There are certainly winners from last week’s shutdown of Silk Road, the online black market where every illicit drug imaginable could be bought at the click of a button. But it’s not a win for the War on Drugs, nor for people affected by drug addiction, or for the Australian taxpayer. The people who will welcome the FBI’s seizure of the site most enthusiastically will be bikie gangs and other organised crime involved in illegal drug importation.
Back when I first started reporting in the mainstream about Silk Road, I wrote a post, ‘Why politicians and law enforcement should embrace Silk Road‘. I argued it was a safer alternative than the current model and reduced the violence associated with the illegal drug trade.
Now that Silk Road has been closed down and hard-earned tax dollars all over the world are being spent busting computer nerds, amongst the hyperbole and hysteria that comes from much of the mainstream media, there are some commentators piping up with the same arguments. Because they make sense.
I have spent countless hours reading and posting to the site’s forums and interviewing dozens of buyers, sellers and black market employees. I already knew what the FBI documents confirmed – Australians were the third-most prolific users of Silk Road, after the USA and UK.
I also knew another titbit revealed in the indictment – the quality and purity of drugs obtained from Silk Road was far superior to that which was generally available on the street. For Australians, this quality also came at a drastically reduced price as end-users ordered directly from vendors in Europe and North America. The drugs would be delivered by mail to their home, bypassing the organised crime gangs, distributors and street-level dealers usually involved in such transactions.
The news last week of the seizure of the site and the arrest of Ross Ulbricht, allegedly Silk Road’s founder better known as Dread Pirate Roberts, was huge. Drug users immediately began discussing contingency plans – alternative online markets or returning to real-life deals. Not one person posting to the forums, nor anyone I spoke to suggested reducing or eliminating their drug use would be their response to the shutdown of Silk Road.
Prohibition doesn’t work. If drugs were legal and regulated, the criminal element would be eliminated, taxes could be raised and education, counselling and support services targeted. The Portugal model, where the use of illicit drugs is not illegal, has been around long enough to provide some insight into the consequences of lifting prohibition. And they are encouraging.
It’s obvious that people want mood-altering drugs and are willing to take risks to procure them. But many people prefer not to have dealings with the criminal element who are necessarily involved because of the illegal nature of drugs. Purchasing online eliminated any risk of violence to either buyer or seller.
What’s more, with the eBay-like feedback and review system, the escrow service and vendor discussions in the forums, purchasers had a much better idea of what they were buying and how to take it. This is especially important in an age of NBOMEs, the new synthetics that mimic the effects of popular drugs like LSD or MDMA. Being so cheap, the NBOMEs are often sold as the real thing by unscrupulous dealers in nightclubs. Unfortunately, although the effects may be similar, correct dosages and health consequences are not. This has led to a number of Australian deaths that most likely would not have occurred on the genuine substances.
It is true that some people will increase their drug intake because of services like Silk Road. One couple in particular I spoke to described the “kid in a candy shop” effect, as they ordered an array of exotic new drugs. But at least they were making informed decisions, based on reviews and literature readily available on the site.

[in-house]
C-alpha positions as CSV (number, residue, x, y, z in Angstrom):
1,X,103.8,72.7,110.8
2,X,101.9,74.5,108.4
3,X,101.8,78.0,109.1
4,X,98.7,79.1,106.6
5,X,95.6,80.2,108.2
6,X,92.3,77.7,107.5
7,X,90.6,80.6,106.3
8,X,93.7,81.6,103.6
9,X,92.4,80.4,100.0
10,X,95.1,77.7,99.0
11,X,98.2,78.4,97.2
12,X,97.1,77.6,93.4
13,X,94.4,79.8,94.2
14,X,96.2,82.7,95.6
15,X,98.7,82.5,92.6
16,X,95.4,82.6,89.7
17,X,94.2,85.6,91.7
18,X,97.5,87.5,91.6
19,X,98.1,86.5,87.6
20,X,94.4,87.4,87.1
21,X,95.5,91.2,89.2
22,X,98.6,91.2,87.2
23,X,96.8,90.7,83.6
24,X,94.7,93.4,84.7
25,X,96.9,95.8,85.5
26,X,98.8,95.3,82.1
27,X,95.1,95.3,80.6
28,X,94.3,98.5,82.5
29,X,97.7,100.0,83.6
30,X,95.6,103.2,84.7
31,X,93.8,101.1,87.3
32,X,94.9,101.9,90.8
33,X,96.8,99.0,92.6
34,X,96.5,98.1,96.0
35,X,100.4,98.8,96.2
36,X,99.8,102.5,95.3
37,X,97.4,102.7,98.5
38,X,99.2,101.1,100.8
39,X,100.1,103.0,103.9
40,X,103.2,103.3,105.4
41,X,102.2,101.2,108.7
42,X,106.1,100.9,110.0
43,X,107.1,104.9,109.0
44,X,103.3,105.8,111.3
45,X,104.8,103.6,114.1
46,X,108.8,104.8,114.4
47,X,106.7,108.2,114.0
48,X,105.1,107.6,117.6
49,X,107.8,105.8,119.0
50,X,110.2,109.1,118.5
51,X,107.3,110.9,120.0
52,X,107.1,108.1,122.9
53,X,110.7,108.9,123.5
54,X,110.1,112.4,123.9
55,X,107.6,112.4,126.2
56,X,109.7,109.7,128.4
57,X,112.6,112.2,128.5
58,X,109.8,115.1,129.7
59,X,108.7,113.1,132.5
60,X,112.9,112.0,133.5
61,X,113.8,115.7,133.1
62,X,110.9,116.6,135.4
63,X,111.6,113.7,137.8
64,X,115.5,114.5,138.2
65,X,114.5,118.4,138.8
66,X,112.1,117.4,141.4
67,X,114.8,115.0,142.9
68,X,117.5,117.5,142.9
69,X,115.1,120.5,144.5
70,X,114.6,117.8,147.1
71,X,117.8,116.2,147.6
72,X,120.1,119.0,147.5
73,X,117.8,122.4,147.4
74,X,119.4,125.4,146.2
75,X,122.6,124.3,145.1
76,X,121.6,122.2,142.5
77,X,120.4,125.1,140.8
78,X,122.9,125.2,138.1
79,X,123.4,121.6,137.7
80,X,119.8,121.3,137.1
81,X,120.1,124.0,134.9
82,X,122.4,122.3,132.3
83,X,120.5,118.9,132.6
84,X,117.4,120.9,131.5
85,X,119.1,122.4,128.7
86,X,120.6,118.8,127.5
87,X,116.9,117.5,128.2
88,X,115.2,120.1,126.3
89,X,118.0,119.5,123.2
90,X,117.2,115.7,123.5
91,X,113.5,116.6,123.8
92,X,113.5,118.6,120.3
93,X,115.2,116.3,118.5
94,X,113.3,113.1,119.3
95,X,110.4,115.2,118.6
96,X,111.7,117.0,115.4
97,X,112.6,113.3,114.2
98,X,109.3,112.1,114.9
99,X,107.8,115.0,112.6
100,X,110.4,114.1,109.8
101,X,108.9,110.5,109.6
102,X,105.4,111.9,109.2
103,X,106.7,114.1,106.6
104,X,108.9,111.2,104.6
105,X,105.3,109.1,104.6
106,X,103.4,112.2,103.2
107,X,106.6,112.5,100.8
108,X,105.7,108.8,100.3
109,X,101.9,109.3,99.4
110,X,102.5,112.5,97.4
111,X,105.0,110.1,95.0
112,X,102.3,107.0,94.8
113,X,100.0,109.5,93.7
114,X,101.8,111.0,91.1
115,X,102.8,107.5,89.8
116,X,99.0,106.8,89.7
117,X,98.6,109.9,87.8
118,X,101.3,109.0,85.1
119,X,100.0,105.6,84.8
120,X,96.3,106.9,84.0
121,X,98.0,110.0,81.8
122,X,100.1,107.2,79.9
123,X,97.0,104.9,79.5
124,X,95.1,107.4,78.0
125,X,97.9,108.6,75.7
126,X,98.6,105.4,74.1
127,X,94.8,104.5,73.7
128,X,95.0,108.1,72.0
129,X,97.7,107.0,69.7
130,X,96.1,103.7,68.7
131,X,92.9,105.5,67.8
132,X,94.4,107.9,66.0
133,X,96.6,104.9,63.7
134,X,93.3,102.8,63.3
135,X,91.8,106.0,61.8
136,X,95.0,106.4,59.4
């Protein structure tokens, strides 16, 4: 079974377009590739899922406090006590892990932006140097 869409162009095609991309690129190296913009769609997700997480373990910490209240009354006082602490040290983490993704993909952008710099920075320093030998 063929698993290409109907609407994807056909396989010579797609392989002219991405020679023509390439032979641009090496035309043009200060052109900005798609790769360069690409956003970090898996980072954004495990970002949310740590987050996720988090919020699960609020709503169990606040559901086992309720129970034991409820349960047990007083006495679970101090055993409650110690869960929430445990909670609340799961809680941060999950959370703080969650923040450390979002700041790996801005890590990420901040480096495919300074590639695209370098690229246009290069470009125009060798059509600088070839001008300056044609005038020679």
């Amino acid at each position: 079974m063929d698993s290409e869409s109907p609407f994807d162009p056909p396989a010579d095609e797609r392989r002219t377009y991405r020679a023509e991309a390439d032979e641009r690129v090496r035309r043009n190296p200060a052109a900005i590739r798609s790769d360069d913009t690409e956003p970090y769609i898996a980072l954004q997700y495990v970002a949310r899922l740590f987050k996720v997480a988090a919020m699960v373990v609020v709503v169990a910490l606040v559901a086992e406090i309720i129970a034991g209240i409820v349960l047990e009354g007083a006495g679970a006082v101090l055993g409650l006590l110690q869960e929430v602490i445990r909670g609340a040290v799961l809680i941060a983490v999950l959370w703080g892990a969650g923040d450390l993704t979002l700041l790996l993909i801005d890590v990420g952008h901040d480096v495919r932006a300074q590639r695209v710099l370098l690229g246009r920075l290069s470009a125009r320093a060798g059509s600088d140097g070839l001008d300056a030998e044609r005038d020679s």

On the other hand, one Australian user I spoke to claimed to have had a 14-year heroin habit and several years’ incarceration in Victorian prisons when he discovered Silk Road. He told me that the availability of other drugs, along with waiting for a delivery, taught him he could go without heroin, until eventually he stopped altogether. “13 rehabs and 8 years of prison couldn’t do it… SR did,” he said. The drugs he has continued to use don’t have the same devastating effects on his life.
The FBI documents showed that we drastically underestimated the revenue being made by Silk Road, which they placed at $US1.2bn – and a commission to the site’s owner of $80m – since February 2011. Previous estimates of $22m annual turnover, whilst healthy, produced commissions of less than $2m a year. All organised crime needs to do is to hire some geeks who will be the fall guys and who will not only be able to move the gangs’ drugs, but also provide a cut of other people’s.
EDIT: I have received convincing information from Nicolas Christin, the researcher who previously provided the analysis of Silk Road’s income, that this FBI figure of $1.2 billion is a significant overestimate. I trust Nicolas’ judgment on this and I hope to get up a post at some point explaining the discrepancy. Meanwhile, even if the FBI estimate is wildly inaccurate, it does not change the point of the above paragraph: i.e. that the numbers being thrown around may make online dealing an attractive prospect for organised crime.
It’s also obvious reading through the indictment that the FBI put massive resources into seizing the site and arresting its alleged founder. But to what end? A team of vendors of the site are “90% there” on Silk Road 2.0; others have moved to existing alternative websites. I wonder how many Australian resources are being similarly wasted on futile efforts?
Do I think online drug markets are the answer to Australia’s drug problem? No; I think drug reform and the end of the deadly and costly ‘War on Drugs’ is the answer. Legislate, regulate, educate. It’s a no-brainer.